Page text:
Home / Op-Ed / You have the right to be offended

You have the right to be offended

author: sam dietrichcontributor

Freedom of speech
credit: megaphoneWEB

 

I try to welcome opposing viewpoints as much as I can, despite how obnoxious and insensitive I may initially find them to be.

“Sticks and stones may break my bones, but words will never hurt me.”

–some kid somewhere who’s feelings were obviously hurt by words.

The inspiration for this article comes at the aftermath of “Arts and Crafts Degree” by Destiny Kaus, in which the Carillon received numerous comments ranging from mild indifference to outright insults about both the Carillon and the writer’s opinion.

It seems strange that Kaus’ article, based largely on her personal experience within the Faculty of Education, garnered 3800* views and substantial interaction throughout social media while “I Hate the Riders” by Matt Wincherauk, which should strike a larger chord as the Rider fan base is almost equivalent to Saskatchewan’s population, only gained slightly over 300*. Even more striking is the fact the University to Receive Funding for Infrastructure, which details how $30,000,000 received from the federal government are to be spent, received just 250* views. In fact, Kaus’ editorial was more viewed than the next piece by four* times! Some may say controversy sells; however there doesn’t seem to be controversy here, rather people getting offended by Kaus’ opinion.

With such a large audience, one would be surprised to learn that none** of those insulted have taken the time to craft an article explaining what they believe the strengths the Faculty of Education are, but would rather hurl insults from behind a computer monitor. The psychology behind this is something I don’t understand, and to speak more generally, it seems that whenever an individual is offended, they don the armor of an armchair warrior and proceed to write a scathing retort on the respective post rather than actually enter into a discussion on the matter at hand. I find this upsetting, as I see it as a growing trend in part due to how all news outlets allow their work to be received through social media. While it is unlikely a major news outlet would be willing to publish an op-ed by a random reader, it is almost certain the Carillon would. This article is even proof of that.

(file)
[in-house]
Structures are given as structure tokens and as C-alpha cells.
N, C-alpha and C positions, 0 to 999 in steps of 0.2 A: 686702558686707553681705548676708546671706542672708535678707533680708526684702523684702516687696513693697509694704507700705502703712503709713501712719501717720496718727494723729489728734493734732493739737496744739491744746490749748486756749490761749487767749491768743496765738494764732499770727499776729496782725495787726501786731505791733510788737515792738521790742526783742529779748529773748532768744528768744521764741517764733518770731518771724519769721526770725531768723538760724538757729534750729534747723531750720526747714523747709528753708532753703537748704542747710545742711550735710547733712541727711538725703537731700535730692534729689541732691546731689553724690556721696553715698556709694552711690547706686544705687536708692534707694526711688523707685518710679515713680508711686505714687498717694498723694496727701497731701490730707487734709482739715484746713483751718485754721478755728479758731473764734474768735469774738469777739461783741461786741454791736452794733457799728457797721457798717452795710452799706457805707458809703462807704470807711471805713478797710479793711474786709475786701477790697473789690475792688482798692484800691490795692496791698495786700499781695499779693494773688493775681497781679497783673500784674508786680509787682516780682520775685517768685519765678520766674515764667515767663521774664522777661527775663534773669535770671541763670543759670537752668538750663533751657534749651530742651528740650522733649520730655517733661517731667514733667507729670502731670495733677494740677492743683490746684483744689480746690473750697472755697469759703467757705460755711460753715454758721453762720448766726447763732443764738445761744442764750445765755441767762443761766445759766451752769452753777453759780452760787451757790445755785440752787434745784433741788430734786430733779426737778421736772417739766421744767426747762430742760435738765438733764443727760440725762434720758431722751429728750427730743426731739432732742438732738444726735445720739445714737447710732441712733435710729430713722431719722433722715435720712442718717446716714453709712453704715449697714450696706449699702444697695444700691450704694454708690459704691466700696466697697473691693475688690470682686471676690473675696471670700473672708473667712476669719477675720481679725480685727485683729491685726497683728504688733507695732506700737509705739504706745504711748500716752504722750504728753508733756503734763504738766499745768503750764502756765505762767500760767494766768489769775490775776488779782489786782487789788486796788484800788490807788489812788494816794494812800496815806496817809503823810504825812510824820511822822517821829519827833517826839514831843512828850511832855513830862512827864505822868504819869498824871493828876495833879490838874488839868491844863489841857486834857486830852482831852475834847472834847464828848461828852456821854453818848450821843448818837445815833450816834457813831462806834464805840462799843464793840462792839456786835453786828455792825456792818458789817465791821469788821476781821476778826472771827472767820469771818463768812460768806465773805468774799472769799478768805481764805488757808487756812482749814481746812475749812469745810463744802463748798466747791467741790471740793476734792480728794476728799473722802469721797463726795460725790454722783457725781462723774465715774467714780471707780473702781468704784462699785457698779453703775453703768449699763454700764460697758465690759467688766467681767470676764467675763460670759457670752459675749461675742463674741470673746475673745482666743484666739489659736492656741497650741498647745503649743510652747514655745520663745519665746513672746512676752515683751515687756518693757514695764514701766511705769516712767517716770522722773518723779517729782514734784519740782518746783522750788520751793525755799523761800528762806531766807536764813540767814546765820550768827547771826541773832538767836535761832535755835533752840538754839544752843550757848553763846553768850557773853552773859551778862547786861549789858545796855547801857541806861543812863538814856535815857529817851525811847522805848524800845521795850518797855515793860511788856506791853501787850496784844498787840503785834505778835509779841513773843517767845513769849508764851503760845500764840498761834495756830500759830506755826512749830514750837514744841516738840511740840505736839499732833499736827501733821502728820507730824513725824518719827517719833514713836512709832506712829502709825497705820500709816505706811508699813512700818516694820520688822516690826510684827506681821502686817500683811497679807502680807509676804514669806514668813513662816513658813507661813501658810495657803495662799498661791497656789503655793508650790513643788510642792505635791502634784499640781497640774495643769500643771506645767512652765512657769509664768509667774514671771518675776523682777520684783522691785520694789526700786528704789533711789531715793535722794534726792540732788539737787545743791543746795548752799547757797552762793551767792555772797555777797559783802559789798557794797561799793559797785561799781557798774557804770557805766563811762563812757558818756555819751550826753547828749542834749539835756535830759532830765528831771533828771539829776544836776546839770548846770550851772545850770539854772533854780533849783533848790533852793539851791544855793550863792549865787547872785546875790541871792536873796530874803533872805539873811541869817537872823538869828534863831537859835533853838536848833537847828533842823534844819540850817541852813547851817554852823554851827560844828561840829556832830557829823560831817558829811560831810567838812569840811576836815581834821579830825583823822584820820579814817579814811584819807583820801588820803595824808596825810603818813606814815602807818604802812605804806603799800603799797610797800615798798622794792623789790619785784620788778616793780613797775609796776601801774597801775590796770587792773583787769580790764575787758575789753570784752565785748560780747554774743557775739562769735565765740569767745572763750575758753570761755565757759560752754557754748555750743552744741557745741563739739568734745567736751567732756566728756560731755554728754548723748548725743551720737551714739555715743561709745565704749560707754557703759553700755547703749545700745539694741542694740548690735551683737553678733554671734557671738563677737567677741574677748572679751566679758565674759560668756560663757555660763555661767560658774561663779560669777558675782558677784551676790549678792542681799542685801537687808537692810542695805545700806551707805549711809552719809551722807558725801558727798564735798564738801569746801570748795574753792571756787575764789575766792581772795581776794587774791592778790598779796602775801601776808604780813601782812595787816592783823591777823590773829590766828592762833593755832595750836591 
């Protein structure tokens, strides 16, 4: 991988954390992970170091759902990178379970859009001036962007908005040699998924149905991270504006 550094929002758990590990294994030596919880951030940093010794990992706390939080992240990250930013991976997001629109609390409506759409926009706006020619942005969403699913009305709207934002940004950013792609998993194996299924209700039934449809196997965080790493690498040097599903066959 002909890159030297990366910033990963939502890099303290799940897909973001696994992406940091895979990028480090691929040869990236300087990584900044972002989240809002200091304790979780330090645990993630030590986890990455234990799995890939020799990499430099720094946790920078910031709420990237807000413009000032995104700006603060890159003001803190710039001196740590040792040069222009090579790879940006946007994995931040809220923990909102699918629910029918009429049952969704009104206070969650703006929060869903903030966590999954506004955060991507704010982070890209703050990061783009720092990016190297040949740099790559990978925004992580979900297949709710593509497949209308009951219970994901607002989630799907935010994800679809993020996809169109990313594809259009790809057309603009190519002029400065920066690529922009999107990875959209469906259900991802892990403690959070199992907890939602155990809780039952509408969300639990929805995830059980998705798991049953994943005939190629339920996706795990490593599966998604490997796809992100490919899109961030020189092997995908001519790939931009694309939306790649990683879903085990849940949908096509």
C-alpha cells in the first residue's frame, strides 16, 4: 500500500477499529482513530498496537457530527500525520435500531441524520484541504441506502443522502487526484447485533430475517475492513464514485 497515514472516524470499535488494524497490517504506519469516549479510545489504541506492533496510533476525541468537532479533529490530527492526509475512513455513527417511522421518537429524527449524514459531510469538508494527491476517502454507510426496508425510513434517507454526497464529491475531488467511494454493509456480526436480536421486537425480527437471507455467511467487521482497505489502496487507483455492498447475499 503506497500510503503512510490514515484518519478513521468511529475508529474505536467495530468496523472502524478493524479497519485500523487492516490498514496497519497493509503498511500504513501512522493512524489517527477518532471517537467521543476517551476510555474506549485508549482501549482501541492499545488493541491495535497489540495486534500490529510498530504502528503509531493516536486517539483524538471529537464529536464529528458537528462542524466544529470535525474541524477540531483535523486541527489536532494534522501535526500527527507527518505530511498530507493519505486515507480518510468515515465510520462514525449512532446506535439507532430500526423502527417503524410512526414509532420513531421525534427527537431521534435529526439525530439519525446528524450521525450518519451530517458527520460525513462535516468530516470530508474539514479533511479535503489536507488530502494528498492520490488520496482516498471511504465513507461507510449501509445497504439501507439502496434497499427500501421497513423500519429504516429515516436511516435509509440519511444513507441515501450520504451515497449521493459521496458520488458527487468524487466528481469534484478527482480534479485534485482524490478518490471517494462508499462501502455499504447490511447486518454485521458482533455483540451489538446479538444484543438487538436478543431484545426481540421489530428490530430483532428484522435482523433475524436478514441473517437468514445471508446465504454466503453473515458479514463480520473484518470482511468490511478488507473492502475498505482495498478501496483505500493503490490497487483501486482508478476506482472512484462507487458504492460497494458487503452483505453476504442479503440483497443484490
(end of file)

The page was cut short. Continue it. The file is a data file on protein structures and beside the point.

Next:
I try to welcome opposing viewpoints as much as I can, despite how obnoxious and insensitive I may initially find them to be. This stems from the fact that by entering into a conversation, one can truly see where the opposing side is coming from, establish common ground or simply destroy their argument; additionally, I believe post-secondary institutions are a perfect place to have these discussions.

Student newspaper’s gain value and credibility by being able to publish a diverse dialogue to be read by fellow students, faculty, and administration. This intimacy is potentially the single greatest strength of having a small student-run paper on campus when compared against much larger news organizations that boast significantly more resources; however, the power of op-eds and letters from the general student populace only exists when actually utilized.

Lastly, it should be stressed that it is no one’s job not to offend you, and short of hate speech, you cannot legally limit what anyone else publicly says. With section 2 of the Canadian Charter of Rights stating:

  1. Everyone has the following fundamental freedoms:

(a) freedom of conscience and religion;

(b) freedom of thought, belief, opinion and expression, including freedom of the press and other media of communication;

(c) freedom of peaceful assembly; and

(d) freedom of association.

Sidenote: These rights are so far extending that even Bill Whatcott, an activist actively campaigning against homosexuality and abortion, is still allowed to table at universities across Canada; however, you do have full control on your reaction to such feelings. Therefore, the next time you disagree with an article you read, I implore you to take the time to craft a complete response, preferably something substantial (500 words+), and submit it for publication. In this way, you can have further discussions on subjects that are personal to you.

*at the time of writing

**full disclosure by stating none, I mean no one individual has submitted an op-ed. The ESS has submitted a response collectively to show a complete look at the Faculty of Education

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